Monday, 30 June 2008

'Presience or eerie coincidence?'

'AS THE THIRD ANNIVERSARY of the London bombings approaches, the author Stephen Leather is among those with cause to reflect on the uncomfortable relationship between the real world and fiction - particularly when the plot of a thriller becomes horribly true.

In February 2005, five months before the 7/7 suicide attacks on the London Tube, Leather's thriller Soft Target detailed a plot by four British-born Muslims to explode bombs on the Underground.

As in real life, one of them went off above ground, albeit at the entrance to a Tube station rather than on a bus. His hero, an ex-SAS man called Dan Shepherd, has more luck preventing loss of life than did the real-life security services.

“It was uncanny really,” Leather says. “I had been been speaking to a lot of anti-terror people and the emergency services and they all said the same thing: their worst nightmare would be suicide bombers on the Underground.

“Then five months later it happens. I'm watching TV and there are the same people I'd been talking to, saying how they'd had to deal with it.”

The detail in Leather's book even had echoes of the subsequent shooting of Jean Charles de Menezes at Stockwell station: “My hero, Shepherd, has to shoot one of the bombers, even though he's coming at him from behind and can't see any indication that he's carrying a bomb, but there's this voice in his ear telling him that's the man. And he shoots him, and keeps on shooting him, putting bullets into his head until he stops moving. Because that's what the men at the Met told me they would have to do to deal with a suicide bomber.”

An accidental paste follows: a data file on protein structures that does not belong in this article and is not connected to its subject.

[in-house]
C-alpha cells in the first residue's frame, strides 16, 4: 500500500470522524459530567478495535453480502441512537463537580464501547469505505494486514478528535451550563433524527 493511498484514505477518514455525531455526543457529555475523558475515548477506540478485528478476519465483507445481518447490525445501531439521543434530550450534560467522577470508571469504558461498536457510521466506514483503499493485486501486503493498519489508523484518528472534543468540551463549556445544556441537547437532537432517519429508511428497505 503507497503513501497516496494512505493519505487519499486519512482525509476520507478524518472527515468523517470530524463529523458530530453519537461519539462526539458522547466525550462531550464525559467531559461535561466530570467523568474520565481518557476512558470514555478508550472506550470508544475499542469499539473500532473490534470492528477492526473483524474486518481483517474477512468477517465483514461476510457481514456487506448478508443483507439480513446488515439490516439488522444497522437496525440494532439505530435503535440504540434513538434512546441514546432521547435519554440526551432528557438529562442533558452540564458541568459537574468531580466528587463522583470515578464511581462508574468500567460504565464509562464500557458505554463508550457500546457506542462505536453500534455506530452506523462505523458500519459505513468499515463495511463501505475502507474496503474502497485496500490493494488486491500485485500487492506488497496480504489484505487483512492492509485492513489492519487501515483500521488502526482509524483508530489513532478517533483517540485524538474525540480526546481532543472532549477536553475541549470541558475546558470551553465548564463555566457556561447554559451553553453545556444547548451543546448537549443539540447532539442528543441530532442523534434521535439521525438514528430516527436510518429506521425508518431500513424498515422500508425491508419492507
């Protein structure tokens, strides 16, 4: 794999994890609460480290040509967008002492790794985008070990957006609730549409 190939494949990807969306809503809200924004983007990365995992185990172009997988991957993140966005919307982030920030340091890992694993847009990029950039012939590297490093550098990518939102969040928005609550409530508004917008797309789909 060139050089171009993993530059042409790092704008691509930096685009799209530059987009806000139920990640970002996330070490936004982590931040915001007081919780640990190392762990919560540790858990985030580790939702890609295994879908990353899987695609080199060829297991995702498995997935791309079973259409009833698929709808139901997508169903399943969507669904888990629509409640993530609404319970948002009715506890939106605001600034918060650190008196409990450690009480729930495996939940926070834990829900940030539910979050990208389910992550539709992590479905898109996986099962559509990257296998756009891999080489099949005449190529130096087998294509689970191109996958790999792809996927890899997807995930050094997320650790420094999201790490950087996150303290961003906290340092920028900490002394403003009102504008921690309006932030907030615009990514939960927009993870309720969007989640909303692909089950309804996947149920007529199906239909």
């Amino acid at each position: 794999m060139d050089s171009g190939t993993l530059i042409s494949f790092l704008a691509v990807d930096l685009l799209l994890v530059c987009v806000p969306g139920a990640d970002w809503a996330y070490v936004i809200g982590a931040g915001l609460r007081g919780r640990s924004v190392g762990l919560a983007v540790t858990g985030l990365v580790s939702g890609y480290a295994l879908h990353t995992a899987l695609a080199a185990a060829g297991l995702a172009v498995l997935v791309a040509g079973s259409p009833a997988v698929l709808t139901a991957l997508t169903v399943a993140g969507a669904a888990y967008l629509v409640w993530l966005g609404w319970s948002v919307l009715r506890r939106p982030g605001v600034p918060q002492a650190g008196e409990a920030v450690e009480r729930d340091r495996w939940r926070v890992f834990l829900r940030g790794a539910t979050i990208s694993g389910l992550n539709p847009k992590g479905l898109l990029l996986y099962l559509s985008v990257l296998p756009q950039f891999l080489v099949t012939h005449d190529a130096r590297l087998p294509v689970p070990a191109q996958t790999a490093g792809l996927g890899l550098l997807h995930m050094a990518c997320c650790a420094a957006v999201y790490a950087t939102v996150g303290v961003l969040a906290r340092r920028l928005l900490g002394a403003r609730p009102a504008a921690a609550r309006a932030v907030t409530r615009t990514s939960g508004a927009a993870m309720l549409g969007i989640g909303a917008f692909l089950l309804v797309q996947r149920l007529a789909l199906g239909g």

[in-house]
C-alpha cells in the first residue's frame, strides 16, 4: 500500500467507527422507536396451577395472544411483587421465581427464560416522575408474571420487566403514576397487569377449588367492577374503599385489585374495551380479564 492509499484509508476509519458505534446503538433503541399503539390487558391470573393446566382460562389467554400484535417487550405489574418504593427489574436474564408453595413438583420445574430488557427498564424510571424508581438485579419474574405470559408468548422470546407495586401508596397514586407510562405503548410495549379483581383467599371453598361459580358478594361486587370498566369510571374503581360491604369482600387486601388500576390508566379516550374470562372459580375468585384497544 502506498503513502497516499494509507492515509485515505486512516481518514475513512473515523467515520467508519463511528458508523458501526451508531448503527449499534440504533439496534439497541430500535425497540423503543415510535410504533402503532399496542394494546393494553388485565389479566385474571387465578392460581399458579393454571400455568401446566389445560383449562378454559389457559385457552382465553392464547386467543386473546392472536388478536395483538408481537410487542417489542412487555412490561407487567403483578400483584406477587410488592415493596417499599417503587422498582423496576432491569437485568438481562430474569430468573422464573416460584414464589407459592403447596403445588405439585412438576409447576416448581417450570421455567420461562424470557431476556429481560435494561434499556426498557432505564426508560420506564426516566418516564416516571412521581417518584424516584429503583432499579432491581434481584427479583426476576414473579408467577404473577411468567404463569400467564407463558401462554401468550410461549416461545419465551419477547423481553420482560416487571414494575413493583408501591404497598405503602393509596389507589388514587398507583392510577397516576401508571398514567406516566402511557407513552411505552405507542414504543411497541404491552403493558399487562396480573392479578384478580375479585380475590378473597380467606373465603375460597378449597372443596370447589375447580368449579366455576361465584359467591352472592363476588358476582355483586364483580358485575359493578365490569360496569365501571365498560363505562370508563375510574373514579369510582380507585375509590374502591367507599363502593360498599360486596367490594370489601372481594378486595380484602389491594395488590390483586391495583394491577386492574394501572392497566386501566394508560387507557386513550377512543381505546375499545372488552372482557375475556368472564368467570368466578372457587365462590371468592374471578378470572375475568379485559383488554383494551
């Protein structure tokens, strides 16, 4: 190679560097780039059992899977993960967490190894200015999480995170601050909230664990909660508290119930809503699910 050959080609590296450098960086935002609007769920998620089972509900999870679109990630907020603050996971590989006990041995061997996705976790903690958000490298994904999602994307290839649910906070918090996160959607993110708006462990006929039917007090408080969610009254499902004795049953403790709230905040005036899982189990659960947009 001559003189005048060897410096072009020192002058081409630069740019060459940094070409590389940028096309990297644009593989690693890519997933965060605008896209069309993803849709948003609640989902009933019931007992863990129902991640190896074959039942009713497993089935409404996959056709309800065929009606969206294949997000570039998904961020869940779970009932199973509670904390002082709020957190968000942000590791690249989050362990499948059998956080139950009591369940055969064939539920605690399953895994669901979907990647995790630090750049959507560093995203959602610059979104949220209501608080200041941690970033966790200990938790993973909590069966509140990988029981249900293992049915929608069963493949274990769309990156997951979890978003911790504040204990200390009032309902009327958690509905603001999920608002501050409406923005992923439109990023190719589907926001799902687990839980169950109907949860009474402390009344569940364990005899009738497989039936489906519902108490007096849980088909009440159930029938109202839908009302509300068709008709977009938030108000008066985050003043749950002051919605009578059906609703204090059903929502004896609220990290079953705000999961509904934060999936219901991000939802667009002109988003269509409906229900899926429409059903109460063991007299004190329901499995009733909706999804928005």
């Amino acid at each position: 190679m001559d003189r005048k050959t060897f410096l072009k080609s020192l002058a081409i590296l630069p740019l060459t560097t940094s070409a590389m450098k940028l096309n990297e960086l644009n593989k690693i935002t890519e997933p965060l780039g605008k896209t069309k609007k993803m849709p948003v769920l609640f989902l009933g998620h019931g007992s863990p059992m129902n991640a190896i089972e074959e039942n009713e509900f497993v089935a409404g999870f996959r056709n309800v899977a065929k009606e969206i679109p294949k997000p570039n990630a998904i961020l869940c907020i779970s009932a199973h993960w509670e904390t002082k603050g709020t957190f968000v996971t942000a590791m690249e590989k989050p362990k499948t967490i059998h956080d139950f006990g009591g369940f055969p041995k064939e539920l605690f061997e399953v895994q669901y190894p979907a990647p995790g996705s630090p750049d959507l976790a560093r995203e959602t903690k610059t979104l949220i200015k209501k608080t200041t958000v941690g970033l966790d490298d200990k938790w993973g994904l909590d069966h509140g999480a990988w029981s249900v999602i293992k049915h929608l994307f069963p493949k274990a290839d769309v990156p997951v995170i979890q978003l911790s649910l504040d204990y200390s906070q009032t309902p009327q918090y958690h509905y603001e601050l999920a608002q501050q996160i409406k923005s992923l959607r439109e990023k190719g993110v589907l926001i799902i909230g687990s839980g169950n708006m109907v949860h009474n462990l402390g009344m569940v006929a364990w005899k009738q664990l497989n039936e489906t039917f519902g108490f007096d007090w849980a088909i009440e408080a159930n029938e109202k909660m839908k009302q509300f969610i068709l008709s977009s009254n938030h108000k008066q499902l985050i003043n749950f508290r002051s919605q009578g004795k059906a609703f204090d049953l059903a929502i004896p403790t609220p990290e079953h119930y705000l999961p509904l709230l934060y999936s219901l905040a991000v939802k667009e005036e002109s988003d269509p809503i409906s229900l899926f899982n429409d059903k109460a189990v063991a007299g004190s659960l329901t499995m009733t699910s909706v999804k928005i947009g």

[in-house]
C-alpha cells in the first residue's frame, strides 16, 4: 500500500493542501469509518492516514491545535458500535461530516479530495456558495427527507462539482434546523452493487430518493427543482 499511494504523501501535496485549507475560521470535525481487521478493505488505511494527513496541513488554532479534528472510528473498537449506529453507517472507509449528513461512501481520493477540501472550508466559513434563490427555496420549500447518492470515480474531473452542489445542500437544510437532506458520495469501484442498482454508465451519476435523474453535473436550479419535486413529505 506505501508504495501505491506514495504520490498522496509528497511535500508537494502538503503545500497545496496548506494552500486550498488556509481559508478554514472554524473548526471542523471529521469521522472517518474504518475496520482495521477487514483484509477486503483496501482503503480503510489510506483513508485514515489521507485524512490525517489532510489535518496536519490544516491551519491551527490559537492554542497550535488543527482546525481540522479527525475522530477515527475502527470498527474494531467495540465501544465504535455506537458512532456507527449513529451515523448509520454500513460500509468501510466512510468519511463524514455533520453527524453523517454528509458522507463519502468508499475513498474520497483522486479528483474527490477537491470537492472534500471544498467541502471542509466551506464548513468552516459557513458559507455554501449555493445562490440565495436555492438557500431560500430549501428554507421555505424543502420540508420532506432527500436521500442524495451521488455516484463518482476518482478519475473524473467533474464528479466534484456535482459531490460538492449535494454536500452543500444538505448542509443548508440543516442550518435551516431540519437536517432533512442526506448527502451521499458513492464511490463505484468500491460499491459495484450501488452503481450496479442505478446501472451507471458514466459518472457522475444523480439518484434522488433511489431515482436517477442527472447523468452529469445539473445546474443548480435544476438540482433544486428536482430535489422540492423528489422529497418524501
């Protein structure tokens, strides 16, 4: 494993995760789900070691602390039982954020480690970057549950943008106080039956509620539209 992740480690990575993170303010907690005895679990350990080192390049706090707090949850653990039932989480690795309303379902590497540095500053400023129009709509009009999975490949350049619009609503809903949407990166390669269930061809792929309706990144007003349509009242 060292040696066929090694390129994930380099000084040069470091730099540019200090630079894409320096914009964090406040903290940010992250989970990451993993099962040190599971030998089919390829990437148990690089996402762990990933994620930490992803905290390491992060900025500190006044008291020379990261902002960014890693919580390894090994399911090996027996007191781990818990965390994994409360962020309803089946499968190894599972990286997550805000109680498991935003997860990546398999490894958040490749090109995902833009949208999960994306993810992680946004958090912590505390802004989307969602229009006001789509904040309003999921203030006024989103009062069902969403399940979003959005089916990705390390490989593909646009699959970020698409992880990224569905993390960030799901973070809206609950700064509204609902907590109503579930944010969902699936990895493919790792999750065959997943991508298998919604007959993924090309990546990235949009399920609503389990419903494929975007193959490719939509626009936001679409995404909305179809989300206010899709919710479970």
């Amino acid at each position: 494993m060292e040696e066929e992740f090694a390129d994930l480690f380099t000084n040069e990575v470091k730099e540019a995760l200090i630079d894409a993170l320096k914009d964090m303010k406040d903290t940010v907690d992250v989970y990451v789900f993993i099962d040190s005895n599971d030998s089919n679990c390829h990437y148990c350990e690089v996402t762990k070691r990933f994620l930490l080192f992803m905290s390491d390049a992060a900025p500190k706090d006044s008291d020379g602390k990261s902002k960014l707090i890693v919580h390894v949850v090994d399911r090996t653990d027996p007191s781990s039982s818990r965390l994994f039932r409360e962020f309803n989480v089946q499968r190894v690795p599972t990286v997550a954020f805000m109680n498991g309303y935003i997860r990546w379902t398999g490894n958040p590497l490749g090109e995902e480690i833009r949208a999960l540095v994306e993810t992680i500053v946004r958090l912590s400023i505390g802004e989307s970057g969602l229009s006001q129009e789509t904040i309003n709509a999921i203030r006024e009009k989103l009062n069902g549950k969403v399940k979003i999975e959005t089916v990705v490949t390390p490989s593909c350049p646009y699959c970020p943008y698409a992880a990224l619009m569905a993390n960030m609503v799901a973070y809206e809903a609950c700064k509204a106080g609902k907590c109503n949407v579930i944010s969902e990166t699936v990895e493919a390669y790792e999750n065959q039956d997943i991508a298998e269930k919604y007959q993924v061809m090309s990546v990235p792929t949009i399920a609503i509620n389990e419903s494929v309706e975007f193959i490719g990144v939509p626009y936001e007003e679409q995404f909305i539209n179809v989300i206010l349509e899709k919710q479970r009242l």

...Perhaps it is when terrorists appear to ape exact techniques that first appeared in fictional form that the phenomenon is most worrying. In his 1999 novel, Remembrance Day Henry Porter had his villain fix murderous cenotaph explosives to a mobile phone so that all that was required to detonate them was a simple call.

The Daily Mail trumpeted: “You can't go wrong with this plot”. It was a line the paper signally failed to repeat in March 2004, when bombs triggered by mobile phones exploded on crowded commuter trains in central Madrid, killing 191 people and wounding nearly 2,000 more.

There must have been a moment, somewhere between the first passenger jet crashing into the World Trade Centre on September 11, 2001, and the instant a few hours later when a third airliner smashed into the Pentagon, when Tom Clancy put his hand to his mouth and thought: “Oh my God, what have I done?” It had been all of six years since he had brought his series of novels featuring the CIA man Jack Ryan to a blockbuster climax with a crazed anti-American Japanese airline pilot crashing his 747 into the Capitol, killing the US President and half of Congress.'


Atlantean Times said...

There is a nelson demille novel were his agent is staring out at the towers from another skyscraper.
he does not remark or planes or explosives bt he does say...

"I wonder how much longer those 2 towers will remain standing"

in a clear implication that they will be destroyed by terrorists....

interesting that he thought the terrorists would actually be capable of knocking them down a feat never before acomplished..

Newspaceman said...

You are selling that book too Gav ?